The mostly complete skeleton and flesh were discovered in 1799 in northeastern Siberia by Ossip Shumachov, an Evenki hunter and subsequently recovered in 1806 when Russian botanist Mikhail Adams journeyed to the location and collected the remains.

The mammoth and its preservation conditions became central to research made into aspects of permafrost and of the Ice Age, started in Russia by Karl Ernst von Baer.
It was Baer’s guess that mammoth corpses could survive for several thousands of years but only in permafrost.
Due to the fact that the report of Adams on discovery conditions was internally contradictory, Baer was unable to understand whether the mammoth had been located on the icebergs/river ice heaped on the shore or whether it had melted out from an ice-wall covered with soil.
Alexander von Middendorff on postal stationery of USSR 1965
Alexander Theodor von Middendorff on postal stationery of USSR 1965

To clarify it, he organized an expedition to Siberia, headed by Alexander Theodor von Middendorff that took place between 1842 and 1845. One of the most important questions to be answered by Middendorff’s expedition, according to Baer, was to fix as exactly as possible the physico-geographic and geologic conditions at the site at which Adams’ mammoth had been found, Cape Bykovski in Siberia.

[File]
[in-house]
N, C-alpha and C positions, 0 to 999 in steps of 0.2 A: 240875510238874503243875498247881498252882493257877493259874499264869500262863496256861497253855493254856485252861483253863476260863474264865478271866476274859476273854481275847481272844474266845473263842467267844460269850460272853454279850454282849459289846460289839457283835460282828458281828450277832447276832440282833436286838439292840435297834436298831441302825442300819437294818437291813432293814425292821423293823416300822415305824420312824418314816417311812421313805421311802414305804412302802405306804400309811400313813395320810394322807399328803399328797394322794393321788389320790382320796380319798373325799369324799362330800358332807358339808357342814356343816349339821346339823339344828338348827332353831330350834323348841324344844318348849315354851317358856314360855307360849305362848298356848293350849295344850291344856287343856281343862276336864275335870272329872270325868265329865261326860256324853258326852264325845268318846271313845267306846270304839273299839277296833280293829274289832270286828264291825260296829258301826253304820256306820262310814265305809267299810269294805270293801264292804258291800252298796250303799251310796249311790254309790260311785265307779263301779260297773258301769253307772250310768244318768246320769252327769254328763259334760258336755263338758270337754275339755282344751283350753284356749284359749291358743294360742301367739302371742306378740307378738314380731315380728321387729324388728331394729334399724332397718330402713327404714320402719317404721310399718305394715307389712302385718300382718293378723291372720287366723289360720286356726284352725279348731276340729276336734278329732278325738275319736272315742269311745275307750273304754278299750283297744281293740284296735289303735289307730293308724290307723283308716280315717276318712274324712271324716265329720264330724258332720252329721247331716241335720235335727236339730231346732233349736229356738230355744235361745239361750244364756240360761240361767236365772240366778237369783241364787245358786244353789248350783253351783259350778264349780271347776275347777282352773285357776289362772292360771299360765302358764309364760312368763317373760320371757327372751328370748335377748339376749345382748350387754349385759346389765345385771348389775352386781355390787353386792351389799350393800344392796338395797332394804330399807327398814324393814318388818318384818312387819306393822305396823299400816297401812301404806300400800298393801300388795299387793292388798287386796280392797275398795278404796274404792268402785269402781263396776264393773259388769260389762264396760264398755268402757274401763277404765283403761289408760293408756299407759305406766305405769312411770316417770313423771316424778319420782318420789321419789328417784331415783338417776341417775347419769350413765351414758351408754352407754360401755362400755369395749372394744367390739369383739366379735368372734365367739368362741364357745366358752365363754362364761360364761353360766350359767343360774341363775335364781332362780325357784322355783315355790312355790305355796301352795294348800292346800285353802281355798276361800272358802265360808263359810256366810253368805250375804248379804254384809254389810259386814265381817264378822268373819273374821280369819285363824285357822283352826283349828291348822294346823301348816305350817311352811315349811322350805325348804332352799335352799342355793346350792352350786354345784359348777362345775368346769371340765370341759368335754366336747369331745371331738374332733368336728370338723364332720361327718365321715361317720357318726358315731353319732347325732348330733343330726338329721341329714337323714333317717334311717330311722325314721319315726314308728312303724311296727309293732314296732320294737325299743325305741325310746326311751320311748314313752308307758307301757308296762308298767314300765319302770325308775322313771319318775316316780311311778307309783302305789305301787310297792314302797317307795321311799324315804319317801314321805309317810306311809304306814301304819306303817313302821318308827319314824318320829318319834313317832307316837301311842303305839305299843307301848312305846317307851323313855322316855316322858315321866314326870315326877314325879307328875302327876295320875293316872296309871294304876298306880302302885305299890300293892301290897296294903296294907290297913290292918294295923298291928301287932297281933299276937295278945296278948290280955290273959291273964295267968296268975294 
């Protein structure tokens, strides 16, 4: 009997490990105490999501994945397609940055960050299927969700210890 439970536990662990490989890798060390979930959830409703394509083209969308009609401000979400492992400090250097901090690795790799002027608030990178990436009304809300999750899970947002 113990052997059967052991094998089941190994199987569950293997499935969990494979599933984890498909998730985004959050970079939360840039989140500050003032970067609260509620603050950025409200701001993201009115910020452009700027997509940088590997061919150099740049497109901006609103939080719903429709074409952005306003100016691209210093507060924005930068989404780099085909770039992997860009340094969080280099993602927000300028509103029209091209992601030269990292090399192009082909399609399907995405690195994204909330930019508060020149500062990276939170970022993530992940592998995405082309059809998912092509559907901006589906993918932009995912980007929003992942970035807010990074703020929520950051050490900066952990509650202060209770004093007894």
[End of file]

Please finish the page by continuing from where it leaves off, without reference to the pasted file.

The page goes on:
Unfortunately, Middendorff was unable to find any new information about Adam's Mammoth, as too much time is over since its found in 1799. However, he discovered and described remnants of another mammoth at Taymyr peninsula (at Nizhnaya-Taymyr River).
At the end of the 1850s, he began to analyse the material he had collected. He compiled an historical review of all similar finds in Siberia concluding that, in the past, mammoths had lived in the central and southern regions of Siberia, in climatic conditions quite similar to those of his time.